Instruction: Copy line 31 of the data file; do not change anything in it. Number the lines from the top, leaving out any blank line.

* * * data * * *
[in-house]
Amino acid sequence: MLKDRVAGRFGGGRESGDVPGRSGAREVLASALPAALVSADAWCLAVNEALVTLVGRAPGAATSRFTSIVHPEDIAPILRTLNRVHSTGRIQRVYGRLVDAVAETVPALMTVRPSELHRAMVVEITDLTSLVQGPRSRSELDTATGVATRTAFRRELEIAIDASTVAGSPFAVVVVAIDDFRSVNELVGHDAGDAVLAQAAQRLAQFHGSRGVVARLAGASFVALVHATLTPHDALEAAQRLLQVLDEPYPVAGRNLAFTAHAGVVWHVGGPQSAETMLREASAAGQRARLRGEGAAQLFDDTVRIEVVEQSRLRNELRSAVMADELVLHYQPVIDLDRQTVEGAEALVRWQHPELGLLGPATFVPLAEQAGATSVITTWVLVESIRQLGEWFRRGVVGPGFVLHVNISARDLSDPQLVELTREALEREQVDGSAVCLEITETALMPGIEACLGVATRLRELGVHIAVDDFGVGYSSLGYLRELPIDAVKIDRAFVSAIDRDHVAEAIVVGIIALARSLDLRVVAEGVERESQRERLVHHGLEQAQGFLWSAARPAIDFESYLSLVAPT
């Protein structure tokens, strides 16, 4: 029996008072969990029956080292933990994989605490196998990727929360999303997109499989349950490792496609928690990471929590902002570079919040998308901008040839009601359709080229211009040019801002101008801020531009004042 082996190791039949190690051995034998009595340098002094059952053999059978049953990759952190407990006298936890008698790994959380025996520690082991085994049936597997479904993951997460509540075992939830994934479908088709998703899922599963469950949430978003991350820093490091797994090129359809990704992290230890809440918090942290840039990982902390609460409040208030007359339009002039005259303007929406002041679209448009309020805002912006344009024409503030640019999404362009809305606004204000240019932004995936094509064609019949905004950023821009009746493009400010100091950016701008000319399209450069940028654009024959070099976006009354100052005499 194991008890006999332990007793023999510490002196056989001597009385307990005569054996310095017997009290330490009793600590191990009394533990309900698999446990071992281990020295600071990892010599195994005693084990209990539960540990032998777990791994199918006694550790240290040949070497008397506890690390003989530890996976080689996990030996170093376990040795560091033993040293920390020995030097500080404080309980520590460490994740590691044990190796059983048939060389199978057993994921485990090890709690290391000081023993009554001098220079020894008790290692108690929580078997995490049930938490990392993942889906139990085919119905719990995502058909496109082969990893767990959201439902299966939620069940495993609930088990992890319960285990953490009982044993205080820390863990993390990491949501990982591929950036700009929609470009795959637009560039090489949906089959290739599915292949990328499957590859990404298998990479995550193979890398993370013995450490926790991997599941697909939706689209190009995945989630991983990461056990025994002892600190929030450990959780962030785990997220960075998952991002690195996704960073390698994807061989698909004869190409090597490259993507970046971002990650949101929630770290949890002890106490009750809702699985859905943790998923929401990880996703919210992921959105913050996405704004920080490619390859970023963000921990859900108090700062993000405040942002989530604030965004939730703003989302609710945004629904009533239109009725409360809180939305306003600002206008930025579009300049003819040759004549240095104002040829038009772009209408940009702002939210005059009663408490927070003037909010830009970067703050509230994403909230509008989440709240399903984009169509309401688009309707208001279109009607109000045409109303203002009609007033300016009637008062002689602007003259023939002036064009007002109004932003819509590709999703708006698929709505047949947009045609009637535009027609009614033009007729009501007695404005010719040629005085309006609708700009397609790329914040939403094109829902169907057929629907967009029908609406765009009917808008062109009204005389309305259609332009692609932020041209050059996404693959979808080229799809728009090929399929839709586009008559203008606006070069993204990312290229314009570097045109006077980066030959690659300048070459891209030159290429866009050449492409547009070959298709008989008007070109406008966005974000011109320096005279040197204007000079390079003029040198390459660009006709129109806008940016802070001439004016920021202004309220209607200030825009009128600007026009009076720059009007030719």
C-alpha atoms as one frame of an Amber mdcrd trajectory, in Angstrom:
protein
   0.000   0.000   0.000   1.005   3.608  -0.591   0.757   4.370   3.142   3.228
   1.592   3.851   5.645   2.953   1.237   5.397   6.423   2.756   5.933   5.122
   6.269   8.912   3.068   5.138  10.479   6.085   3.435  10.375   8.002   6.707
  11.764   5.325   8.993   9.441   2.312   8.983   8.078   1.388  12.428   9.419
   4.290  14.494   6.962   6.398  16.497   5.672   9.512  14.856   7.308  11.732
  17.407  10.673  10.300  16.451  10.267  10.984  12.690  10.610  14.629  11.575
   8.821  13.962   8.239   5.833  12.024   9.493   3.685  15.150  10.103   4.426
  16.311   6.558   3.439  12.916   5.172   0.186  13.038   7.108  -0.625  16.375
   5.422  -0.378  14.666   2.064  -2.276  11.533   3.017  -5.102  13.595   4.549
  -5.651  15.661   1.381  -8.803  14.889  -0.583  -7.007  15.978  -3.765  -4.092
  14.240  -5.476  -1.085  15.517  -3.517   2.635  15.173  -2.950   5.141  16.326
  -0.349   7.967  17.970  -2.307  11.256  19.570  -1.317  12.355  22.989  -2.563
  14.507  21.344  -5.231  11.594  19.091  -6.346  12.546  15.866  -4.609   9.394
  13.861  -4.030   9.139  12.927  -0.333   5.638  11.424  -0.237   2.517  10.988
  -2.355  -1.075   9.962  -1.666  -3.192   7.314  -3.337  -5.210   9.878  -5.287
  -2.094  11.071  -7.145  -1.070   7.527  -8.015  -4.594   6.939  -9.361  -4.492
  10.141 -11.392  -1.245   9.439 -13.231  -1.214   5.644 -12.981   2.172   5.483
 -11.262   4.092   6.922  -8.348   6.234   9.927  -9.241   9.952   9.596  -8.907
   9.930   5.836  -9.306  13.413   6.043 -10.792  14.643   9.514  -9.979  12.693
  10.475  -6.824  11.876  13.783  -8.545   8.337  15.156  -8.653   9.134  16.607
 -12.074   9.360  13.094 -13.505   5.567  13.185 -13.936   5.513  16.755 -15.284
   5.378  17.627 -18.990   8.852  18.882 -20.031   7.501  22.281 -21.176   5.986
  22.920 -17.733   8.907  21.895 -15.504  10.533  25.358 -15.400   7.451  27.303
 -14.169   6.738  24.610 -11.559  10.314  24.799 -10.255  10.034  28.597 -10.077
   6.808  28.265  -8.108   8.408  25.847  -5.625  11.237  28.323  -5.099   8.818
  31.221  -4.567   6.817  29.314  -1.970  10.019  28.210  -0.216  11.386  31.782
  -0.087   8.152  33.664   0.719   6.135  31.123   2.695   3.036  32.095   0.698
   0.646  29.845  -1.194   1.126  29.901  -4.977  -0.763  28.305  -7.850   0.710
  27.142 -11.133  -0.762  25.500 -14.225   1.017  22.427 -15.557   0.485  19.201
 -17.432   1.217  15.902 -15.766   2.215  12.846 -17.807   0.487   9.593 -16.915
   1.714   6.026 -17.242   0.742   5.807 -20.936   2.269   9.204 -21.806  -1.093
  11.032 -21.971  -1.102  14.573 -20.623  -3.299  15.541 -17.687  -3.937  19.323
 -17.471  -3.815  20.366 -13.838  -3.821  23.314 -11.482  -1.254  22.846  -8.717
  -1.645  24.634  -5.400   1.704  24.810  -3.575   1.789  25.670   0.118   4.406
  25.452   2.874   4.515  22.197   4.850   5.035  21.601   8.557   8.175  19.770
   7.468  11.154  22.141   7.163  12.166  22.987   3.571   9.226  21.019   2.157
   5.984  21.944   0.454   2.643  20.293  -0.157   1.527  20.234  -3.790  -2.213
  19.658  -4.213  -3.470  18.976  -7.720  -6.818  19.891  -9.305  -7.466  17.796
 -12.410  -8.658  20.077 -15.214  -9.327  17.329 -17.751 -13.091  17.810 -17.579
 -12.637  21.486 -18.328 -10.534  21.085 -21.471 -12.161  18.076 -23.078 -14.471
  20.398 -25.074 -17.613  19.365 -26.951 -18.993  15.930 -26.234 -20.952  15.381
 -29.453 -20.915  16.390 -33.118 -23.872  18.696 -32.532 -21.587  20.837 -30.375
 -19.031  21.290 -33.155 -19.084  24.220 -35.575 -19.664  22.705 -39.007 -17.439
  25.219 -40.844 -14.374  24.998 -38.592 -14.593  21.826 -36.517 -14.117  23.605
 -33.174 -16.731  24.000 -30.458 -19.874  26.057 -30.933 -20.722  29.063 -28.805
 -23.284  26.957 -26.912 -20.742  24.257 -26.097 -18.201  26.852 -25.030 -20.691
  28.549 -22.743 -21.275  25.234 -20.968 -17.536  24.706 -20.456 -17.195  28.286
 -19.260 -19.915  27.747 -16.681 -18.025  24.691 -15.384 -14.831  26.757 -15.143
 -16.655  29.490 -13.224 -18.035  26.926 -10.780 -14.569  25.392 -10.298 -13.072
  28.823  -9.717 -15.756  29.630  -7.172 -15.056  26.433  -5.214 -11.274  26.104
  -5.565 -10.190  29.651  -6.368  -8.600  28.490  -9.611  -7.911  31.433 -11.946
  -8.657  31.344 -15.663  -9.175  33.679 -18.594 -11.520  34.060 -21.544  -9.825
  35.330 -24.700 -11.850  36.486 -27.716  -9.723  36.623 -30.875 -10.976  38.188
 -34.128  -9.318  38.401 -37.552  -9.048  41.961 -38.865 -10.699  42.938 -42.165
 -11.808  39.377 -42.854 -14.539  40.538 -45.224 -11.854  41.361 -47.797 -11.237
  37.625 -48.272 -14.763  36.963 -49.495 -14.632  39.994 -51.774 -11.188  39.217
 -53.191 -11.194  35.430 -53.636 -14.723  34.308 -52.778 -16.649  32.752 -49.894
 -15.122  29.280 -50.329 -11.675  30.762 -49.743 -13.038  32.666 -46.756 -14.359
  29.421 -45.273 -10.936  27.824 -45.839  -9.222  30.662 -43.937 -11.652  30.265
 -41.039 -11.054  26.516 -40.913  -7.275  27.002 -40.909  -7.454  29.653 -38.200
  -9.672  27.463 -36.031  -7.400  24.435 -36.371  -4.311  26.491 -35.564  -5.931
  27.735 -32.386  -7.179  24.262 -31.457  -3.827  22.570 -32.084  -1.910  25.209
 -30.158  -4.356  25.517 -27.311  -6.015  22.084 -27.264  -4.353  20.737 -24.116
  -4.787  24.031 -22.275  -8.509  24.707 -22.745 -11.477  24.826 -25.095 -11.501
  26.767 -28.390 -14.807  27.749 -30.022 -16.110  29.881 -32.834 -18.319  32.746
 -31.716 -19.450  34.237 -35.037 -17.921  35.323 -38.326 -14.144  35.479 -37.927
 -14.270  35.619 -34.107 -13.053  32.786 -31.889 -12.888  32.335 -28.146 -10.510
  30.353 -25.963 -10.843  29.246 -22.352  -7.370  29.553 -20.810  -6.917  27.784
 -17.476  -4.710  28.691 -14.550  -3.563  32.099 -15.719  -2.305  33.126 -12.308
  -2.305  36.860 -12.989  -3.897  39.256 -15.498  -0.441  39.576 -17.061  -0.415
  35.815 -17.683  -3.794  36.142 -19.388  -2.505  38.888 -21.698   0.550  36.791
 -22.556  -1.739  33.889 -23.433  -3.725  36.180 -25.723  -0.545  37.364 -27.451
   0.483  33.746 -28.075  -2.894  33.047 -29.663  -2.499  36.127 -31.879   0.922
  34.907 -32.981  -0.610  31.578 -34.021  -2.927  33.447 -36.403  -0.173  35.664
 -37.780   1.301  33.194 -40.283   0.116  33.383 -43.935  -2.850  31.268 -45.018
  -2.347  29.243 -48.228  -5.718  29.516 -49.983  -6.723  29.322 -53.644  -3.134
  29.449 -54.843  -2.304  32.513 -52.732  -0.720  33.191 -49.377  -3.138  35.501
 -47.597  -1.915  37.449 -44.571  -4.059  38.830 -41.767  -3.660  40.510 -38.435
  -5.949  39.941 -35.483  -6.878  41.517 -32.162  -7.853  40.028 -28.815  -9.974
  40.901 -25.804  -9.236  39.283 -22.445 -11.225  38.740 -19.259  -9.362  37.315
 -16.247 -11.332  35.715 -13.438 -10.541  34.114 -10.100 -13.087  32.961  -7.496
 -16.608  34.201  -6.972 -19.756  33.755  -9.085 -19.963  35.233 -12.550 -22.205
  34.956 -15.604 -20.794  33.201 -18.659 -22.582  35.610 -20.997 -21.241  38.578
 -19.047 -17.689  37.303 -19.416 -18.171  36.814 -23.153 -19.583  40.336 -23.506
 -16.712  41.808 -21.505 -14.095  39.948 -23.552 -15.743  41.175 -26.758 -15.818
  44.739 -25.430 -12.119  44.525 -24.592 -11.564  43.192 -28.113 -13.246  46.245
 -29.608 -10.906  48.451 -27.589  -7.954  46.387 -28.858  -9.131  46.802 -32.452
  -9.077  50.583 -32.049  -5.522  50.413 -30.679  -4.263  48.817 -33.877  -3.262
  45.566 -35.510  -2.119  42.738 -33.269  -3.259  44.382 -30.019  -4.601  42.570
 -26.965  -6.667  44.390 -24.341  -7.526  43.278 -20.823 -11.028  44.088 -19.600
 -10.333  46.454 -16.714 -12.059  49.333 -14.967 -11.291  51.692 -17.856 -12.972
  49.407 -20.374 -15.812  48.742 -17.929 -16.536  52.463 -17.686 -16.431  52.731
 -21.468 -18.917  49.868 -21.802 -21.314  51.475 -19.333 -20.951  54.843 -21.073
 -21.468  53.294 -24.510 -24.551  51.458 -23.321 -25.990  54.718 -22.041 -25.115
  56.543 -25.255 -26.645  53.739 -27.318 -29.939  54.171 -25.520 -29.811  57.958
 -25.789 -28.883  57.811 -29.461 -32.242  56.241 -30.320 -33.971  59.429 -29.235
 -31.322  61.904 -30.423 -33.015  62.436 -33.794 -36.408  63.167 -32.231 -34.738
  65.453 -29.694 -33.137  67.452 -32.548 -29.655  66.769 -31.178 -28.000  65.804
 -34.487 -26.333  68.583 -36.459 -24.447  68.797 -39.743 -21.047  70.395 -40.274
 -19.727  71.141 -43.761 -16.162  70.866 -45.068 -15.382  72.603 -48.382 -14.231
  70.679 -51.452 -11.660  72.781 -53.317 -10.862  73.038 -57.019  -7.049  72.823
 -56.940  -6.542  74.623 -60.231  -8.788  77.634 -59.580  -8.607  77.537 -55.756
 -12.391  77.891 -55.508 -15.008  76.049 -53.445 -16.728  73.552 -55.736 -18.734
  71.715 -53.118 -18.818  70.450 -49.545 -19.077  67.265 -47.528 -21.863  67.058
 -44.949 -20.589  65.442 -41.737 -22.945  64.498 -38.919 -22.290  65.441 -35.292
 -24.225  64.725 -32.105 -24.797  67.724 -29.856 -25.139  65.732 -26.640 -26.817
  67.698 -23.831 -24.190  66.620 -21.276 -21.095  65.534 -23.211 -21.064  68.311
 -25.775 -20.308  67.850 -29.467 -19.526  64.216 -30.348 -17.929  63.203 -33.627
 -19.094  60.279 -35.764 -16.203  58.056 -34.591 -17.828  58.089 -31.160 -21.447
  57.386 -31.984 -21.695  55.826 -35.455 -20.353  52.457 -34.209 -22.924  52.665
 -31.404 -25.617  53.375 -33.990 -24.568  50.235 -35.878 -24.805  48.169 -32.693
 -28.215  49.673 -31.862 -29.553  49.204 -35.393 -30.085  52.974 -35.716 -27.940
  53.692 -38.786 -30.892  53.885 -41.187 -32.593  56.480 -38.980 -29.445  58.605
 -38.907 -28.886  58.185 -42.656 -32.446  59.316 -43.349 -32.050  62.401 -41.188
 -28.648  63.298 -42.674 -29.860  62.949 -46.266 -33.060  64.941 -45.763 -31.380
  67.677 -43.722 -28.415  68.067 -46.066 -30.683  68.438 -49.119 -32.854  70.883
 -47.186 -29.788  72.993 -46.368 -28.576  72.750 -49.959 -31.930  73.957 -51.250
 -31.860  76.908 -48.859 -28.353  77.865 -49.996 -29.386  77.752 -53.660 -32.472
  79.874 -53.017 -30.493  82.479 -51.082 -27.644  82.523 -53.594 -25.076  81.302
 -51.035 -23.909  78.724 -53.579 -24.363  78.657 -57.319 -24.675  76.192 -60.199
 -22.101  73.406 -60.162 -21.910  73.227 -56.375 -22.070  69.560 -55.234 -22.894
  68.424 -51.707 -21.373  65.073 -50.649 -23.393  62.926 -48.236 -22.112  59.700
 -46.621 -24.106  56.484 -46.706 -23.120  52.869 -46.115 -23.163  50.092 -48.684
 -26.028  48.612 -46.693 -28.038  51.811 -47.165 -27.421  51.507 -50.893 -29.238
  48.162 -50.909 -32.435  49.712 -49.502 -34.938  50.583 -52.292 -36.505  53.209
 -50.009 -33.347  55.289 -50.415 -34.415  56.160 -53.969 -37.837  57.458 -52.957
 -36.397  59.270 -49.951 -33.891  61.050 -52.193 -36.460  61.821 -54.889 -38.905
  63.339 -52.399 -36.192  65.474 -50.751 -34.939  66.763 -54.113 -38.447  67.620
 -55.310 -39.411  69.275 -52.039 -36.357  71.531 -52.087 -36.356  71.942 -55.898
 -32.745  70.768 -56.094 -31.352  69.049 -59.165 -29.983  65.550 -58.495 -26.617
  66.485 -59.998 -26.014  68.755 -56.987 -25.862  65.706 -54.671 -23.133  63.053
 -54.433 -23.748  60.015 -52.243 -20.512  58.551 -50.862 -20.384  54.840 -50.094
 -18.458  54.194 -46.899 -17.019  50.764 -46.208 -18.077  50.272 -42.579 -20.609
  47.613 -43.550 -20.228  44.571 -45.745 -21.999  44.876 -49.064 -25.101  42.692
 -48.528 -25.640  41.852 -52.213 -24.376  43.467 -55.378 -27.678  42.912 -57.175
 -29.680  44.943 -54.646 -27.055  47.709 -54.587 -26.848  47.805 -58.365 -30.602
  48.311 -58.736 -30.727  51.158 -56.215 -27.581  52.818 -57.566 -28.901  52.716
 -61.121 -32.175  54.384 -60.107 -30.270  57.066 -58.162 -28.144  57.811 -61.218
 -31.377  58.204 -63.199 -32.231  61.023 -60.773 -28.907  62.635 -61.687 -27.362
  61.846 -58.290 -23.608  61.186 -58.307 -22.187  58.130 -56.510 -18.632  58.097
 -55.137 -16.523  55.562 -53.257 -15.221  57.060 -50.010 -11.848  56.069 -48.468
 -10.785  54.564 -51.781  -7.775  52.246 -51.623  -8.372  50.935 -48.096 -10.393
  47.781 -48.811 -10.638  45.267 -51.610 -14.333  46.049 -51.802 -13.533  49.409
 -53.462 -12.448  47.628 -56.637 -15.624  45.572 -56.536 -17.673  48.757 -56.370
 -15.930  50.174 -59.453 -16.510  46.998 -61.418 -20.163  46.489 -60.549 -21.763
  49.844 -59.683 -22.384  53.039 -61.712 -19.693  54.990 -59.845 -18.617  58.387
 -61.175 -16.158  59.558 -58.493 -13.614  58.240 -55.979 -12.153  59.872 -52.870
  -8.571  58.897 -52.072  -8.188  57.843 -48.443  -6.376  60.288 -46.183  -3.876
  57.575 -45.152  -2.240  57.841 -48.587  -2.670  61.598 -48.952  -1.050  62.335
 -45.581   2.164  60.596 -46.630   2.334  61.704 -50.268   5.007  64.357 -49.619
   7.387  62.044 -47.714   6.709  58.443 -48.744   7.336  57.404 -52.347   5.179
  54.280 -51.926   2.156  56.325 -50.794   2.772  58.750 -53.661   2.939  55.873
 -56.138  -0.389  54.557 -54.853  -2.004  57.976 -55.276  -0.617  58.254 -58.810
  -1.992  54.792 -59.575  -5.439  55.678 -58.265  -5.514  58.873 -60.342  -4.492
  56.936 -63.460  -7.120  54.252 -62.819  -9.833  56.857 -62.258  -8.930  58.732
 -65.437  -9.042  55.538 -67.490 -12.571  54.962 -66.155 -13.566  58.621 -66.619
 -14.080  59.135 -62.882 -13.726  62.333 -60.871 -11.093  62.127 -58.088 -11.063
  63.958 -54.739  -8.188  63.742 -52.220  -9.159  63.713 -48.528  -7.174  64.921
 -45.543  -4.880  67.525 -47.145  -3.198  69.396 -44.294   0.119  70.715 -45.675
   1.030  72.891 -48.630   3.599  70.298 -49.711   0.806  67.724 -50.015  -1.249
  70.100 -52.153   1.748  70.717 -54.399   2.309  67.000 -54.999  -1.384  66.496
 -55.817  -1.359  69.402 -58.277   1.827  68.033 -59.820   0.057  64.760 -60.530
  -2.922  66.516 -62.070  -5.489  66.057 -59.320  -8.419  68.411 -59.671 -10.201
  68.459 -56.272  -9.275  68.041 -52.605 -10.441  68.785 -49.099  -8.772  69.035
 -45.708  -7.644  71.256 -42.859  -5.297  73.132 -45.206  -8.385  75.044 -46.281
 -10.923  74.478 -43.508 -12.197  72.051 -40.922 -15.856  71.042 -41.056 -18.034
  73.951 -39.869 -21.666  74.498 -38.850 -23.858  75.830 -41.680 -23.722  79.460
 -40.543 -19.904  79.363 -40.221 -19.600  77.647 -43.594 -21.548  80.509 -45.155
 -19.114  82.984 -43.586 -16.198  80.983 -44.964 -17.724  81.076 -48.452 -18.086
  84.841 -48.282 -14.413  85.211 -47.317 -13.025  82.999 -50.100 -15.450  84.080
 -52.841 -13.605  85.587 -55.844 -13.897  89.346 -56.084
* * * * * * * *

  31.221  -4.567   6.817  29.314  -1.970  10.019  28.210  -0.216  11.386  31.782